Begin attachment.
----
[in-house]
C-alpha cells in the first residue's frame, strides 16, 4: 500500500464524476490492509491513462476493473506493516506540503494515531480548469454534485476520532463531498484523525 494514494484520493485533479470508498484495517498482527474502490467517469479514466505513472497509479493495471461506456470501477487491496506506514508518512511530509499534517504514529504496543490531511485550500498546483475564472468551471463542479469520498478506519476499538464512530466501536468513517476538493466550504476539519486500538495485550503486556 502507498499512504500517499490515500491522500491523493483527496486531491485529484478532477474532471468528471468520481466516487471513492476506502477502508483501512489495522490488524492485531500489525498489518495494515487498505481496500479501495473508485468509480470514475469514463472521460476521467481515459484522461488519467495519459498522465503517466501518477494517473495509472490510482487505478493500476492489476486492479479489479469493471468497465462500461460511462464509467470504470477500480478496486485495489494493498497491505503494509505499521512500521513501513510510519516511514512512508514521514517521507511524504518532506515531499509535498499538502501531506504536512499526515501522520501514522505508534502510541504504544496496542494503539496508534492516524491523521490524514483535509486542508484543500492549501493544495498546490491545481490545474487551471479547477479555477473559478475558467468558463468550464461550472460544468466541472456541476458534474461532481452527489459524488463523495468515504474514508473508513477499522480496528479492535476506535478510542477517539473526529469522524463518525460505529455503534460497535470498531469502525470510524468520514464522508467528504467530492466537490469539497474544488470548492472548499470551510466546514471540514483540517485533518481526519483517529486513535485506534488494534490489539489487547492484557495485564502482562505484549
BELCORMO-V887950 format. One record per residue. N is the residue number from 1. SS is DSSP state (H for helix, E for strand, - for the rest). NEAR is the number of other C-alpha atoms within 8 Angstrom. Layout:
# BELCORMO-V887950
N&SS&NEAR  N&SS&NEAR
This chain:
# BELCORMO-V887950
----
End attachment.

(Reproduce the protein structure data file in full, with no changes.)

[in-house]
C-alpha cells in the first residue's frame, strides 16, 4: 500500500464524476490492509491513462476493473506493516506540503494515531480548469454534485476520532463531498484523525 494514494484520493485533479470508498484495517498482527474502490467517469479514466505513472497509479493495471461506456470501477487491496506506514508518512511530509499534517504514529504496543490531511485550500498546483475564472468551471463542479469520498478506519476499538464512530466501536468513517476538493466550504476539519486500538495485550503486556 502507498499512504500517499490515500491522500491523493483527496486531491485529484478532477474532471468528471468520481466516487471513492476506502477502508483501512489495522490488524492485531500489525498489518495494515487498505481496500479501495473508485468509480470514475469514463472521460476521467481515459484522461488519467495519459498522465503517466501518477494517473495509472490510482487505478493500476492489476486492479479489479469493471468497465462500461460511462464509467470504470477500480478496486485495489494493498497491505503494509505499521512500521513501513510510519516511514512512508514521514517521507511524504518532506515531499509535498499538502501531506504536512499526515501522520501514522505508534502510541504504544496496542494503539496508534492516524491523521490524514483535509486542508484543500492549501493544495498546490491545481490545474487551471479547477479555477473559478475558467468558463468550464461550472460544468466541472456541476458534474461532481452527489459524488463523495468515504474514508473508513477499522480496528479492535476506535478510542477517539473526529469522524463518525460505529455503534460497535470498531469502525470510524468520514464522508467528504467530492466537490469539497474544488470548492472548499470551510466546514471540514483540517485533518481526519483517529486513535485506534488494534490489539489487547492484557495485564502482562505484549
BELCORMO-V887950 format. One record per residue. N is the residue number from 1. SS is DSSP state (H for helix, E for strand, - for the rest). NEAR is the number of other C-alpha atoms within 8 Angstrom. Layout:
# BELCORMO-V887950
N&SS&NEAR  N&SS&NEAR
This chain:
# BELCORMO-V887950